While most dogs are eager to please their owners, some breeds don’t always want to follow cues or learn commands. This makes them difficult to train, which is why they end up on our dumbest dog breed list.
The imposing Mastiff may not be the most intelligent dog, but they were bred for a reason: to protect ancient civilizations. They’re still great guard dogs and do their job well, but their stubbornness can get in the way of training.
A lot of people have a bad rap towards Chihuahuas. They are often seen as small, airhead dogs that don't have much intelligence.
However, this is a false perception.
They are actually very intelligent if trained properly, which is easier with puppies than with older dogs.
They are also very socialized and adapt well to new situations if trained early on. Unfortunately, a lot of people fail to train their chihuahuas correctly or socialize them with other animals and humans. This makes them nervous and confused about the world around them.
The Lhasa Apso originated in Tibet hundreds of years ago and served as indoor guard dogs in Buddhist temples. They were revered as a symbol of the snow lion, a celestial animal that is believed to bring good luck.
The Lhasa Apso is a loyal, intelligent, and fearless breed that is extremely alert. They are very protective of their human family and will bark frequently to warn you of danger.
Bred for hunting, Beagles are scent hounds that have around 220 million scent receptors in their snouts. This is more than 44 times as many as the average dog.
They also have a larger area in their brains dedicated to processing scents than most other breeds. This is because they need to track and follow a smell to find their prey.
Like all dogs, Beagles can develop certain eye conditions including glaucoma and distichiasis, which are painful and often cause blindness if left untreated. At every exam, we'll check your pet's eyes to look for these conditions and start treatment as soon as possible.
The Panginese deserves to be on this list for many reasons, not the least of which is the illustrious title of being the world's smallest dog. Their tiny frame is also responsible for some rather impressive feats of strength and endurance.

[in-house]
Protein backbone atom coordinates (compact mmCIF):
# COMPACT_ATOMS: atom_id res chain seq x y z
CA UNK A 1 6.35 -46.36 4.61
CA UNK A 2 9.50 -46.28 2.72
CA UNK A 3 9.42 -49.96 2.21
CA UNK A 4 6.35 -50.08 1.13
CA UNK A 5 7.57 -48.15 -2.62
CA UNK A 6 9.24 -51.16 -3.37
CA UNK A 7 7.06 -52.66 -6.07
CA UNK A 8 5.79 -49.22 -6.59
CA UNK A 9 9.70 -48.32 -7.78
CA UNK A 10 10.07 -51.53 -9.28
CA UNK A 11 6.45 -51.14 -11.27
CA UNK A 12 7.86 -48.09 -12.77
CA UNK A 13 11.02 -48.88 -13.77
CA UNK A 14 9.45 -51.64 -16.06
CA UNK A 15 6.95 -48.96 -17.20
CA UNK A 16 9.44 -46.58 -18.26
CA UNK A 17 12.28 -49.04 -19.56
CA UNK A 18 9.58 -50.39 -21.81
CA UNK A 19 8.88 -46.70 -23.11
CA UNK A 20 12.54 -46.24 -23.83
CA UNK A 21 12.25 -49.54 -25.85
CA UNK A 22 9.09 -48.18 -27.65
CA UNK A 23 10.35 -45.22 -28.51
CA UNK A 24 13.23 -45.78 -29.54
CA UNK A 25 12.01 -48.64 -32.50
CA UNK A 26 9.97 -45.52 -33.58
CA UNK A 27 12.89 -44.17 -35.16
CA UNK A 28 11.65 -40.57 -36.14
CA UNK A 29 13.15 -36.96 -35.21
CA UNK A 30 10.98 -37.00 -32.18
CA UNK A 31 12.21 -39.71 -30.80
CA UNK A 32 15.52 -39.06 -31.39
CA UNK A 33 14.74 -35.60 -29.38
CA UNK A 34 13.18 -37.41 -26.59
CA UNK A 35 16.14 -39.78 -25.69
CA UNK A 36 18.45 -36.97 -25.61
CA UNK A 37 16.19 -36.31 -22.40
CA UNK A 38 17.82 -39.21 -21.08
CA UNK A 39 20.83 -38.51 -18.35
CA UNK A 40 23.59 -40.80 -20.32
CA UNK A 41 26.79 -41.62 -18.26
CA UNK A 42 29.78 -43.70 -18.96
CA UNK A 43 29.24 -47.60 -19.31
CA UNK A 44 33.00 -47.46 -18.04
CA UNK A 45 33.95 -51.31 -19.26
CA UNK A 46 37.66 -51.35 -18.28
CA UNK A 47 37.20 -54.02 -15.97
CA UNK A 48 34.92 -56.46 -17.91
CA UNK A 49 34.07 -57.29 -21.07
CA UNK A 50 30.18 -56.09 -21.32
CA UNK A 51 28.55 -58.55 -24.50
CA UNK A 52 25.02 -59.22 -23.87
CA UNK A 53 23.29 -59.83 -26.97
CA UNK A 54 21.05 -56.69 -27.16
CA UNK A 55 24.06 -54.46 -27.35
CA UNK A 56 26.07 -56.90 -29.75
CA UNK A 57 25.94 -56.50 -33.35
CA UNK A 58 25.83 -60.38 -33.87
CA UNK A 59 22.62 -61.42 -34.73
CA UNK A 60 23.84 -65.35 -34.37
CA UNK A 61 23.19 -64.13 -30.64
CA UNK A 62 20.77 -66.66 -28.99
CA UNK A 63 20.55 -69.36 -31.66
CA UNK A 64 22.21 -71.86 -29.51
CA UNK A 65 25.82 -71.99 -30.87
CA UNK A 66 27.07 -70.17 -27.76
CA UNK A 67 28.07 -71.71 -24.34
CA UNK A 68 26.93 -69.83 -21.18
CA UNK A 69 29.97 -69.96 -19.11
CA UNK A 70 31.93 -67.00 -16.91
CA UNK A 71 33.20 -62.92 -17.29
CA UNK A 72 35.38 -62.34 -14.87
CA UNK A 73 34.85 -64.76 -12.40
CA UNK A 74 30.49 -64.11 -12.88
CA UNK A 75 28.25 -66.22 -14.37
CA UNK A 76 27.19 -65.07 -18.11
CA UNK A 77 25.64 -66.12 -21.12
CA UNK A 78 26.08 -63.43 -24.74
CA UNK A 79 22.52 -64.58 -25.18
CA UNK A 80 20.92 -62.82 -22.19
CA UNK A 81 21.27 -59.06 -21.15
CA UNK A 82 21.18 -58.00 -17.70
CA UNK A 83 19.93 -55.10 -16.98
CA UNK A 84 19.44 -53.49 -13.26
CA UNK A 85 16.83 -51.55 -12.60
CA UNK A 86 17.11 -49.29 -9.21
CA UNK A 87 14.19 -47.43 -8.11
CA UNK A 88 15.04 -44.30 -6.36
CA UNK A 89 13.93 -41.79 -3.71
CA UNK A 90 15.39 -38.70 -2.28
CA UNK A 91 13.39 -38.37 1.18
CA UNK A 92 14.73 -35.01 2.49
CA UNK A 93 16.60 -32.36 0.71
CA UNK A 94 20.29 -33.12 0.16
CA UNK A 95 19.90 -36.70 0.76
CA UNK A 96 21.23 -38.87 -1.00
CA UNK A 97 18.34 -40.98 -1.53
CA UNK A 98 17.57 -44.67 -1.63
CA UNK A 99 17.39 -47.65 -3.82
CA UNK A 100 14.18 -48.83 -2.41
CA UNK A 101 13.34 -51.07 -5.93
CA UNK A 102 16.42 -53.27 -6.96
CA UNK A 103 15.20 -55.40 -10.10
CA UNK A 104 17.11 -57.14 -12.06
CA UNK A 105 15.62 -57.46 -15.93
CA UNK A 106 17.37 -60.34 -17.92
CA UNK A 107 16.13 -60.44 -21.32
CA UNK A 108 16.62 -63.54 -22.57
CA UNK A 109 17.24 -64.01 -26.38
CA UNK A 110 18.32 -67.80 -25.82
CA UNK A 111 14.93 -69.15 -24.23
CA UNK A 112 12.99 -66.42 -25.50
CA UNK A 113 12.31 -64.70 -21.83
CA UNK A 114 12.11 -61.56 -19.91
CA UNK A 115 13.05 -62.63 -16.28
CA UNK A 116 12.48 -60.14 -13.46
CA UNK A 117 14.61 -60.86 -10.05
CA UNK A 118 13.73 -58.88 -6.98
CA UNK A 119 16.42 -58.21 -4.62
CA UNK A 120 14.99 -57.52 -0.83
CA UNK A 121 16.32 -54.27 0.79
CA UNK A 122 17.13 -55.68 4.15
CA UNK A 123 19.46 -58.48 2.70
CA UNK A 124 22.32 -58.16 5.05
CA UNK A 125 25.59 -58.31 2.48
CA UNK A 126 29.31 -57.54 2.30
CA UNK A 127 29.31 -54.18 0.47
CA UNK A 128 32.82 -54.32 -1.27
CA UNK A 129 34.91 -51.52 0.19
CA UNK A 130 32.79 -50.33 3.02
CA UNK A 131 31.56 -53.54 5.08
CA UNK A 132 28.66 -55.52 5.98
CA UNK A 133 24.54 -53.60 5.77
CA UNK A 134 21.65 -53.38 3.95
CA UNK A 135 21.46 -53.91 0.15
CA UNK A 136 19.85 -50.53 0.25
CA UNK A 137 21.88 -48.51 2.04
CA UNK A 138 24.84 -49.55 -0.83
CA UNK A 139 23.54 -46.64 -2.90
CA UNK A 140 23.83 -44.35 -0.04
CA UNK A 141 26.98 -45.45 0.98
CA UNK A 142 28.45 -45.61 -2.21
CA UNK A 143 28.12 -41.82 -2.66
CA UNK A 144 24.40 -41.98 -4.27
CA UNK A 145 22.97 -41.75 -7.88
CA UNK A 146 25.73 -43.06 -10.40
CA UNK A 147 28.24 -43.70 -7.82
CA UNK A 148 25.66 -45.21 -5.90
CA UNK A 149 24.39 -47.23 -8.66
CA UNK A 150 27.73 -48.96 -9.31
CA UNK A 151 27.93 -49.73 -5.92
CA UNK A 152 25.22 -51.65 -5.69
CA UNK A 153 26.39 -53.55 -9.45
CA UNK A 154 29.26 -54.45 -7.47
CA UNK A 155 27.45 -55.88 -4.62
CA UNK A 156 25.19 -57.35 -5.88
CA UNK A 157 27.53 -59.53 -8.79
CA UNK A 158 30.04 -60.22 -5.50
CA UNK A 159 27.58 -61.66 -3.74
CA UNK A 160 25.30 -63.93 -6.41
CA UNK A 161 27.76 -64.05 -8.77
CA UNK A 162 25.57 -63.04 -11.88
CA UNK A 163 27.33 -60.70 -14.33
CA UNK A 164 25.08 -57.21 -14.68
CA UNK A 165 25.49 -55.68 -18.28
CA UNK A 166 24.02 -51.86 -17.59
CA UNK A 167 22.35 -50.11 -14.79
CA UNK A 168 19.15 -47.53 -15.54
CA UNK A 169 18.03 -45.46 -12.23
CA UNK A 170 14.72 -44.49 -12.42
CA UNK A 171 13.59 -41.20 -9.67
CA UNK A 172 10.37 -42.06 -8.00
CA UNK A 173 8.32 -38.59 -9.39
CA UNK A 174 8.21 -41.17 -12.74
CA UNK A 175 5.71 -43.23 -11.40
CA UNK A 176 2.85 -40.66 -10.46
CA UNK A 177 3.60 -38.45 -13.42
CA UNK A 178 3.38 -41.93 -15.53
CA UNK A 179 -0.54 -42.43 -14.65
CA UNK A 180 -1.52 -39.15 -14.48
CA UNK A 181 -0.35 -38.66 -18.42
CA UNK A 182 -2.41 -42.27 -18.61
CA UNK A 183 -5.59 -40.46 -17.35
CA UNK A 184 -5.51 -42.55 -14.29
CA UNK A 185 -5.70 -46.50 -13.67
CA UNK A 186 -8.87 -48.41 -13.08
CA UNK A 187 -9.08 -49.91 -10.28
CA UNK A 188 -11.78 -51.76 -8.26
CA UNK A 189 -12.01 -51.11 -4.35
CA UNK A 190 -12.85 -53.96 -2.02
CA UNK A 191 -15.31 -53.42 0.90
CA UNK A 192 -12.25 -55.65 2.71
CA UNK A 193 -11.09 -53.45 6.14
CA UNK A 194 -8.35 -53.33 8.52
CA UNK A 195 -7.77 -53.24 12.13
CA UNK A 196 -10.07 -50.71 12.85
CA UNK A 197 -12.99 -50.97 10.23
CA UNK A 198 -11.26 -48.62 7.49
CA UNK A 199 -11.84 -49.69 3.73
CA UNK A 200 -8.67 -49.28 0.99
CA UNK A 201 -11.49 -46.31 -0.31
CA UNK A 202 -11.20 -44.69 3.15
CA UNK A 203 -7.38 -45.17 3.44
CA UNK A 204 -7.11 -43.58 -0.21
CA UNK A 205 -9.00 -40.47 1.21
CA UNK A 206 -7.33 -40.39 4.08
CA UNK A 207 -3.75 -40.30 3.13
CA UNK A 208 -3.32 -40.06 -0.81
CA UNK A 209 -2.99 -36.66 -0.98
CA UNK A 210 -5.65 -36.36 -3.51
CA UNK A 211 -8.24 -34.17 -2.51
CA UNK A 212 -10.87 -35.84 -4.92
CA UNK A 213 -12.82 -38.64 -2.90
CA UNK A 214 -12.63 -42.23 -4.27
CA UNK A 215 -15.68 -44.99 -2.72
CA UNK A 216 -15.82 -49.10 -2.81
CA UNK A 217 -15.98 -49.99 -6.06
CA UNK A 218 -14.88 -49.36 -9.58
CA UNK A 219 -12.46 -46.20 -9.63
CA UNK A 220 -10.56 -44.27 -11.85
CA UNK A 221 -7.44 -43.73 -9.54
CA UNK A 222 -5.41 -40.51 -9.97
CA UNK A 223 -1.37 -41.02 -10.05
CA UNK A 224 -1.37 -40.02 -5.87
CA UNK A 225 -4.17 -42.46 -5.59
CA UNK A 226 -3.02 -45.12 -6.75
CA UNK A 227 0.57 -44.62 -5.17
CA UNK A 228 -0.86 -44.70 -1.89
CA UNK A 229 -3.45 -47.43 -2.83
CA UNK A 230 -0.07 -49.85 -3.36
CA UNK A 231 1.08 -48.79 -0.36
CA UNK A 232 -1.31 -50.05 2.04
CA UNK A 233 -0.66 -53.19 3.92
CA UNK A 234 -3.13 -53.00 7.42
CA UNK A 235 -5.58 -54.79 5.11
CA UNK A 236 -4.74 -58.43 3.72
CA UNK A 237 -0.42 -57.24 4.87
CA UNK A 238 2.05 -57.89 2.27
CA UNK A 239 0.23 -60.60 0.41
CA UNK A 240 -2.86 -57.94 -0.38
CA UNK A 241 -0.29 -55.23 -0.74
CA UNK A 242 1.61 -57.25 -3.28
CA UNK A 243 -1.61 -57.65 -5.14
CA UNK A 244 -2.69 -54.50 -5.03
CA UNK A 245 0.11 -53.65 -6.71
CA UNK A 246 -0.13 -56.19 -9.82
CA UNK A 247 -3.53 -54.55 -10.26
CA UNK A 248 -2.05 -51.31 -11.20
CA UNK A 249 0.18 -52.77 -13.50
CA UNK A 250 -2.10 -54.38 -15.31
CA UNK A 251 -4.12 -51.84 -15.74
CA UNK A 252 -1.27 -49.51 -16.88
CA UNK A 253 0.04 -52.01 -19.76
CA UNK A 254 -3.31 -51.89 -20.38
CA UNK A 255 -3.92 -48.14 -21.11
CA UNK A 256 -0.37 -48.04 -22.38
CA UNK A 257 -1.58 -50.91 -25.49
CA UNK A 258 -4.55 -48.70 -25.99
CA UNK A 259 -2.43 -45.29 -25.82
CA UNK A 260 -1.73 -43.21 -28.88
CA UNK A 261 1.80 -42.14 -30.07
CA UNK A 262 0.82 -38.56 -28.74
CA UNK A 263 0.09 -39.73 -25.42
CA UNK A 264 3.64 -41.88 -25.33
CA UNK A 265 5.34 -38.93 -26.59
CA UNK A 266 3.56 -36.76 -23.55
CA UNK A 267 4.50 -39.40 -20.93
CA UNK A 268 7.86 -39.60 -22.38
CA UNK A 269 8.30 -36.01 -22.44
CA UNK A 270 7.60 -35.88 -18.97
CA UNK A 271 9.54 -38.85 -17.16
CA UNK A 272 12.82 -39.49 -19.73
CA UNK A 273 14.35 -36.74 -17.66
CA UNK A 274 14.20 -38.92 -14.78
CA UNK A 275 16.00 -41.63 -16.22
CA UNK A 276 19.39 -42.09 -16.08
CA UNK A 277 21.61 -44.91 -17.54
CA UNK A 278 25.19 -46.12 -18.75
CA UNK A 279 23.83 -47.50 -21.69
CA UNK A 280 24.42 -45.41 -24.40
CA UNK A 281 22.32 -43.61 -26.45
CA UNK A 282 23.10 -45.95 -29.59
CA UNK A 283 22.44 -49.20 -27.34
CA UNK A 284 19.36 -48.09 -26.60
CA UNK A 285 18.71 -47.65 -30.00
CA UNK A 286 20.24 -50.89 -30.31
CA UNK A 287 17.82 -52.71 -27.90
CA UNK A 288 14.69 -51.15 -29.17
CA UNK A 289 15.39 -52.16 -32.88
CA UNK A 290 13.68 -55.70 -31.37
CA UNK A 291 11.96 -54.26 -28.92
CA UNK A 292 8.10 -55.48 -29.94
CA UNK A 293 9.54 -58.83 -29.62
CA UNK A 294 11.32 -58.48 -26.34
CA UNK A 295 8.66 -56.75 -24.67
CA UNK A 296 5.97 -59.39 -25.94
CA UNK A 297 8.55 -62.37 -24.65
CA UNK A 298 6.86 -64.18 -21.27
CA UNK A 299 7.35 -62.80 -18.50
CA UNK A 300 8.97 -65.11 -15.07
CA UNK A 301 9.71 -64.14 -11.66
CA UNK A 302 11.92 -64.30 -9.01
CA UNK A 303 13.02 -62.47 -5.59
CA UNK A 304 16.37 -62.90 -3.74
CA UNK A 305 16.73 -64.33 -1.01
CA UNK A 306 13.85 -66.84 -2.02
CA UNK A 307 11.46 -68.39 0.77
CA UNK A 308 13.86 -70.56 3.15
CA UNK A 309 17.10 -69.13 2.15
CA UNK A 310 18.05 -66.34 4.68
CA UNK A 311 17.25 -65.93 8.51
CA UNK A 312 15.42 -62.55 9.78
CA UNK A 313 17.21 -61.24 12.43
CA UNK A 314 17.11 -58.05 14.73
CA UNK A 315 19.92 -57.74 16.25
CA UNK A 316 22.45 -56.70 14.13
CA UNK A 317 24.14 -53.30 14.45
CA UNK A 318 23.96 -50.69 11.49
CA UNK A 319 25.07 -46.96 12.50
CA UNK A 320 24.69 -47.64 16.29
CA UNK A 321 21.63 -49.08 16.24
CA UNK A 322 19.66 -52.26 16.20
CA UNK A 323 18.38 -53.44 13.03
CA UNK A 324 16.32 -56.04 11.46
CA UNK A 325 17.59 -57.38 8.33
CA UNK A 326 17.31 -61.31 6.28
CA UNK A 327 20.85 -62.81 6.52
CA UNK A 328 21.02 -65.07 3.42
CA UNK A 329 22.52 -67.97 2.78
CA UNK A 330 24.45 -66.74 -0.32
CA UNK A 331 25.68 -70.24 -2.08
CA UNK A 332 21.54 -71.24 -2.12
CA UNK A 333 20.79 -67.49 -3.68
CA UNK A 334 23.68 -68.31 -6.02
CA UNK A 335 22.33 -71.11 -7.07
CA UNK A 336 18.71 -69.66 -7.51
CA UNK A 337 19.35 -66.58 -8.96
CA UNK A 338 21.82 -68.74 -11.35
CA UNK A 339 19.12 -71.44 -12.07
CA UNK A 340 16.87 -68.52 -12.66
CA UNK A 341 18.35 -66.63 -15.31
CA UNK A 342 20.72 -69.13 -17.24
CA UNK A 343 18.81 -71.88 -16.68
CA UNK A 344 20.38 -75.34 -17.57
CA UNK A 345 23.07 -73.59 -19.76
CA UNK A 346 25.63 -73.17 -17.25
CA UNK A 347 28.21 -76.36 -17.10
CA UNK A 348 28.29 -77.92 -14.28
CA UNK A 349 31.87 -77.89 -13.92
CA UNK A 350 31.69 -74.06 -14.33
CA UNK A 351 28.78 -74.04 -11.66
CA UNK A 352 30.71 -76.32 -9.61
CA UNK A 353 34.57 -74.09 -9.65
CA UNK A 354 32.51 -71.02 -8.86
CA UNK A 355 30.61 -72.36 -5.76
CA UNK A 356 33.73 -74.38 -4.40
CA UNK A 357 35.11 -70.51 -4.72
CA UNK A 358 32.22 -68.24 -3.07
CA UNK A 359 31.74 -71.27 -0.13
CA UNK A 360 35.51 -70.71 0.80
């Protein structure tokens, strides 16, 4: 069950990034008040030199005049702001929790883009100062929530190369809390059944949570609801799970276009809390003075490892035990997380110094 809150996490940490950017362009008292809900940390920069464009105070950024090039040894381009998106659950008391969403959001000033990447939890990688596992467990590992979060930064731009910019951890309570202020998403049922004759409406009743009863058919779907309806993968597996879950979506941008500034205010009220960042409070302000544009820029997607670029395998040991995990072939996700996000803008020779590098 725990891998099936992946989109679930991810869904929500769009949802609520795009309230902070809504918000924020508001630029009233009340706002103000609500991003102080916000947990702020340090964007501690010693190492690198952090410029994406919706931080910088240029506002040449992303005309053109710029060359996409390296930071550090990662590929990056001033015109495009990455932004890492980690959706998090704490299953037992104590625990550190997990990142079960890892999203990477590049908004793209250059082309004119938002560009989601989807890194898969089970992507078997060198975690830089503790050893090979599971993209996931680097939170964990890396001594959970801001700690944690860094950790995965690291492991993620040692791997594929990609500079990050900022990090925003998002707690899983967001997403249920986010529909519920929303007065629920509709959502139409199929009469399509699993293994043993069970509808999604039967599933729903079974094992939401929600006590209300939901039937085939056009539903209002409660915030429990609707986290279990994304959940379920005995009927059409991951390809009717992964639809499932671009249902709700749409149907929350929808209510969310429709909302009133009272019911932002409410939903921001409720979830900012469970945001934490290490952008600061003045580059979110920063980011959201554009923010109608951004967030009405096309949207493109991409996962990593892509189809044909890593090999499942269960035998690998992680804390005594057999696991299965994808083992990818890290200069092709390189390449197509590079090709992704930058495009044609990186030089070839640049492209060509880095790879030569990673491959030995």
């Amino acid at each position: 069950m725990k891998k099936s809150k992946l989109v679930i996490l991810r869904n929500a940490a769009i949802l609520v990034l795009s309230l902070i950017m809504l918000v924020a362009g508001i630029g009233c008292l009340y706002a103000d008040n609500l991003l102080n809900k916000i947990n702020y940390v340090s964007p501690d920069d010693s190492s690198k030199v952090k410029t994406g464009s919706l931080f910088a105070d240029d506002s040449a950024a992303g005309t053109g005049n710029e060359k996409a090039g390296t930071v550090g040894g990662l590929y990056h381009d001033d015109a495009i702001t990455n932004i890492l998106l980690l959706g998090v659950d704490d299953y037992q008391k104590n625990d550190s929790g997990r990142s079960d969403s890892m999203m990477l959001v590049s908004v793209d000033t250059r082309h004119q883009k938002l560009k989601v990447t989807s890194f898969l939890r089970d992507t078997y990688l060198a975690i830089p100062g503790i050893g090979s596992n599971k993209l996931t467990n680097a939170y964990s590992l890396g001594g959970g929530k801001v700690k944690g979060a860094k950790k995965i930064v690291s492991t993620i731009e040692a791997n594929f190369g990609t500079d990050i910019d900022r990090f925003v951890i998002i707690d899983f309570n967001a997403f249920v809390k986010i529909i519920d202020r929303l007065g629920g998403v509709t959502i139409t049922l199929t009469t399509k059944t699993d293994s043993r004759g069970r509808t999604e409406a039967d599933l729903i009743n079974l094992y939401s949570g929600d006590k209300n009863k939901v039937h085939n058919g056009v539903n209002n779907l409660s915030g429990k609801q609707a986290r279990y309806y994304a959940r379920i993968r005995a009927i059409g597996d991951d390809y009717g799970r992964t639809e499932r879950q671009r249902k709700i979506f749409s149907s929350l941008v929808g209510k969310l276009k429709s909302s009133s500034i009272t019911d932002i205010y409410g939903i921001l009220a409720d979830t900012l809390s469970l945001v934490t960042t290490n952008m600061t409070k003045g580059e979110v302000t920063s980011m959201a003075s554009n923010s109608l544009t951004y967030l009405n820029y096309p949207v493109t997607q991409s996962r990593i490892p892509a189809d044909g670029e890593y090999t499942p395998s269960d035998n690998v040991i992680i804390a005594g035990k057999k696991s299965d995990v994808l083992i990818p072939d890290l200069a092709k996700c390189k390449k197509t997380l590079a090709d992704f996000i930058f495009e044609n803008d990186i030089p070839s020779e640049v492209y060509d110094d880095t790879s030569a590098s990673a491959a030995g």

They're not the most intelligent of creatures, but they are still quite the show-stoppers. They also happen to be the best looking, most well-mannered and obedient of all dog breeds. The best part is that they're a lot of fun to be around!
A dog of many talents, the Chow Chow is a popular companion that hails from China. Bred to be loyal and protective of their people, they’re an excellent choice for families with children and seniors.
They can also make great guard dogs for homes or livestock. But because they’re aloof with strangers, it’s important to socialize them early and often.
These dogs can be stubborn, and training them can be difficult if not done properly. They’re more likely to ignore verbal corrections than respond to physical punishment.
Basenjis were originally bred for hunting in Africa, where they were used to flush small game into hunters' nets and to control village rodent populations.
Their independent streak and sometimes mischievous nature make them stubborn, but they can be trained. Treat them with kindness and consistency, using positive reinforcement methods like food rewards and praise.
A high-spirited hound, Basenjis are highly intelligent and very alert. They hunt by sight and give chase to what moves. They can excel at lure coursing, an activity where they follow a lure over a course while giving chase.
A loyal and loving companion, the Shih Tzu is the perfect cuddle buddy. They’re happiest when they spend time in your lap, where you can rub their soft, furry body and tell them everything will be okay.
They love attention and are always ready to give it. However, like all dogs, they can be a bit stubborn and need training to be well behaved.
Shih Tzus are prone to health problems, including hip dysplasia, patellar luxation (a slipped kneecap), and eye anomalies such as cataracts, progressive retinal atrophy, retinal detachment, and corneal dryness. These conditions can be serious, so it’s important to discuss them with your vet before bringing home a puppy.
Bloodhounds are a popular breed, but this breed can be a challenge to train. They have an uncanny ability to follow a scent, but they aren’t always good at obeying commands.
This makes them a frustrating dog to train, and it doesn’t help that they are notoriously strong-willed pups.
If a Bloodhound is trained properly, they can make great family dogs. They are loyal and love their humans. However, they can be aloof with strangers.